On May 7, 1915, Imperial German Navy U-boat U-20 sank the RMS Lusitania off the coast of Ireland. The Germans attacked the Lusitania without warning and the ship went down within 18 minutes. 1198 people on board died. The passenger liner had departed from the port of New York City with many American citizens on board, 128 of whom were killed when the ship sank (including a member of the famous Vanderbilt family). The U.S. government condemned the German action and U.S. President Woodrow Wilson protested this violation of the United States' neutral rights and threatened to sever diplomatic relations with Germany.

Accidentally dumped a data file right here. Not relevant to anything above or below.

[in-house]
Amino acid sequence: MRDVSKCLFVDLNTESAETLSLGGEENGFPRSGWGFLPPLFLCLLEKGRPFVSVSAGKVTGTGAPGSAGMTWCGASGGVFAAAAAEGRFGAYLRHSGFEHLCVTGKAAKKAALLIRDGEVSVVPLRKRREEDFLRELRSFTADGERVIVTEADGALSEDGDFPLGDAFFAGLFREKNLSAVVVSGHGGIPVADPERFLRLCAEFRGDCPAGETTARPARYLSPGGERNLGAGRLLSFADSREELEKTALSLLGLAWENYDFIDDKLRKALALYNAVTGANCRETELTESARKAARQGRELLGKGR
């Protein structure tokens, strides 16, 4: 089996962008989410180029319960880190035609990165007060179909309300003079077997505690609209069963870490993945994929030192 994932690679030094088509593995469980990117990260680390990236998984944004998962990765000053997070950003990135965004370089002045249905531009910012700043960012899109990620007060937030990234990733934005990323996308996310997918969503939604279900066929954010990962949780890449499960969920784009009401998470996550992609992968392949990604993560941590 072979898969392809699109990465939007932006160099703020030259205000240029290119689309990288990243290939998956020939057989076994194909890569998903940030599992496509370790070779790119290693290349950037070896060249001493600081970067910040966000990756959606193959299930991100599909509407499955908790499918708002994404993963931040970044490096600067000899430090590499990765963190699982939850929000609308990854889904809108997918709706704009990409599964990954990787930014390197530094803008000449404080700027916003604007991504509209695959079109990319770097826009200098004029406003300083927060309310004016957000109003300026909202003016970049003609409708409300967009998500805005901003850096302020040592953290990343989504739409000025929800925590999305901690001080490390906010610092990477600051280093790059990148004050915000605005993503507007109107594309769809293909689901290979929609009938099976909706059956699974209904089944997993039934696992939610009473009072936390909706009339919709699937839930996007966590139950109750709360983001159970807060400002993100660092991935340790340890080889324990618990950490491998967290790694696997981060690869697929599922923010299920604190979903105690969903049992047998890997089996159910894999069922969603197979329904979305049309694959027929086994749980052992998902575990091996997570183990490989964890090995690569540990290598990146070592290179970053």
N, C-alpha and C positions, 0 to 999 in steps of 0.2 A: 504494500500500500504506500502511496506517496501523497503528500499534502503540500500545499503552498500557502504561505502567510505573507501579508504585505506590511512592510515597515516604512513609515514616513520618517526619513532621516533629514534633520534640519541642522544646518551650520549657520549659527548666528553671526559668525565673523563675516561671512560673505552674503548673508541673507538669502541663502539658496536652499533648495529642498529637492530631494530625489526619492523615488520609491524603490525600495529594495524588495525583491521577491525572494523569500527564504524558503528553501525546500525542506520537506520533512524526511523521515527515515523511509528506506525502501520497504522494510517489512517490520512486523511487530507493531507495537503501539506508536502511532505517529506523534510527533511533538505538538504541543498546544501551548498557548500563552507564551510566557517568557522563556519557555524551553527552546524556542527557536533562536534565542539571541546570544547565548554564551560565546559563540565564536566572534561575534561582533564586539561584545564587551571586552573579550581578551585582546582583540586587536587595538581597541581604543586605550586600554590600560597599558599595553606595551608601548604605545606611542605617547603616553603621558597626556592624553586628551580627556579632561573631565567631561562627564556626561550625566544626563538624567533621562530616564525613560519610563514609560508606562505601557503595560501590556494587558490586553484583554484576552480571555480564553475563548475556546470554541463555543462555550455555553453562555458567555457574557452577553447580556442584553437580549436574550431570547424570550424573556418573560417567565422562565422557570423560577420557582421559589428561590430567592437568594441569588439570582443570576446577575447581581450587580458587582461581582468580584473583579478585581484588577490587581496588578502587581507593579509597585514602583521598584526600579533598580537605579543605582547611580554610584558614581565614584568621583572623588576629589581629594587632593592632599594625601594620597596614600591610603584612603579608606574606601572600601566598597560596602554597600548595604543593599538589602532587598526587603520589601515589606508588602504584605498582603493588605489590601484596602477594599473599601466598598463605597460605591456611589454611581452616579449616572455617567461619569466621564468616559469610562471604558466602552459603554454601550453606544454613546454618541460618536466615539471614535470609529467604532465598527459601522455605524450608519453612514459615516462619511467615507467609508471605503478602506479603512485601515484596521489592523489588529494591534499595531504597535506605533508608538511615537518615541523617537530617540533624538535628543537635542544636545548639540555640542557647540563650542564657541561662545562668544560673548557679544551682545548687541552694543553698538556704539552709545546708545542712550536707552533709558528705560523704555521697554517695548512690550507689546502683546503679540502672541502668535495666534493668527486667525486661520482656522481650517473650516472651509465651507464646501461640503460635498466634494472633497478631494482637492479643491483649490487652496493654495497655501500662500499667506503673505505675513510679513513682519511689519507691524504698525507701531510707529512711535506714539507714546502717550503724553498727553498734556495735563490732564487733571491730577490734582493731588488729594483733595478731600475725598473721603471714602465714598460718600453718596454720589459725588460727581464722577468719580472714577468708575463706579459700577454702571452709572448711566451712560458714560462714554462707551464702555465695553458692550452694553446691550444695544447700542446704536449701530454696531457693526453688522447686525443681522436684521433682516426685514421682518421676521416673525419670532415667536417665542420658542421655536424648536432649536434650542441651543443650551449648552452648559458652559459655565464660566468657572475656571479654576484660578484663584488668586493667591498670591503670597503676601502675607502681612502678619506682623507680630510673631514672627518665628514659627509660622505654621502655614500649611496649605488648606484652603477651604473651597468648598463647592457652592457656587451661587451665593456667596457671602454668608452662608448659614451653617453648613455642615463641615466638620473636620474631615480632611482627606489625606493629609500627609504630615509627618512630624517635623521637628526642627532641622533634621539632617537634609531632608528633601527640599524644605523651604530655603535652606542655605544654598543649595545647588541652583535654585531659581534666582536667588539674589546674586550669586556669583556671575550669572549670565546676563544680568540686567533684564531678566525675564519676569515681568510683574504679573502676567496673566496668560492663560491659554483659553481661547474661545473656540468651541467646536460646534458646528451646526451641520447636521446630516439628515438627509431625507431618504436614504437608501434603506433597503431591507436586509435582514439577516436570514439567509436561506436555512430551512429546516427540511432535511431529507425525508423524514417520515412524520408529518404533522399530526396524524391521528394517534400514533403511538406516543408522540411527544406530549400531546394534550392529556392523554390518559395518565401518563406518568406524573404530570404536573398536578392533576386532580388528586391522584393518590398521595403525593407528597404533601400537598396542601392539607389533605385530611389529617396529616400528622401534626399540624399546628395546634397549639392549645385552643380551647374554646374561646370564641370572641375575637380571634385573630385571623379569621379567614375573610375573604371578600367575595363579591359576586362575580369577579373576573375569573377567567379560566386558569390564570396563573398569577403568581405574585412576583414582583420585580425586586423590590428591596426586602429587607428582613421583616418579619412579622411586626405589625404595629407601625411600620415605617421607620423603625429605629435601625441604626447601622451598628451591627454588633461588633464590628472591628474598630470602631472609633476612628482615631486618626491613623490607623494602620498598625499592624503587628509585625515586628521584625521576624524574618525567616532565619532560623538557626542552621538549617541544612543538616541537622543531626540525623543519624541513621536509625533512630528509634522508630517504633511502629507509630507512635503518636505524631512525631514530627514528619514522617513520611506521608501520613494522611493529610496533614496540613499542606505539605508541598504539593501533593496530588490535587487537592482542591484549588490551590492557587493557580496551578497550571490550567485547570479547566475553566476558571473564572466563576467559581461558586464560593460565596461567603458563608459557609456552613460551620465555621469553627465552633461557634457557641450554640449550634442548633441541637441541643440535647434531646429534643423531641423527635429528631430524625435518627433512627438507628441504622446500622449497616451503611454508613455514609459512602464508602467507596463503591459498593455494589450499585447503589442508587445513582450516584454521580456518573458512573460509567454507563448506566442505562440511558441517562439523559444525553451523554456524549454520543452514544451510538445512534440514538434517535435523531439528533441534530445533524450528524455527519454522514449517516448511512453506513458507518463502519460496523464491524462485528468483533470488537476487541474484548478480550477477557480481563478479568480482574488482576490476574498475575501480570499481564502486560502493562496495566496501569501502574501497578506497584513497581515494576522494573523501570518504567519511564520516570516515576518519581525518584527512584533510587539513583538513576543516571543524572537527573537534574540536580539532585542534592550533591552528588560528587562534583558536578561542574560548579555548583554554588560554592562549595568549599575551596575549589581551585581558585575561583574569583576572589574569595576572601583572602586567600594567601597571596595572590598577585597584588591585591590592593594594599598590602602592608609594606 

In spite of this incident, Germany continued unrestricted submarine warfare until after the Arabic incident. On August 19, 1915, the British passenger liner Arabic was torpedoed by a German U-boat. Approximately 40 passengers and crew were lost, including two Americans. Wilson again vigorously protested this attack. With the threat that the United States might join the war, the German government issued on September 18, 1915, what became known as the "Arabic pledge," which stated that Germany would warn non-military ships 30 minutes before they sank them to make sure the passengers and crew got out safely.
Germany broke this pledge on March 24, 1916, when a U-boat torpedoed the French ship Sussex. This led to the Sussex pledge.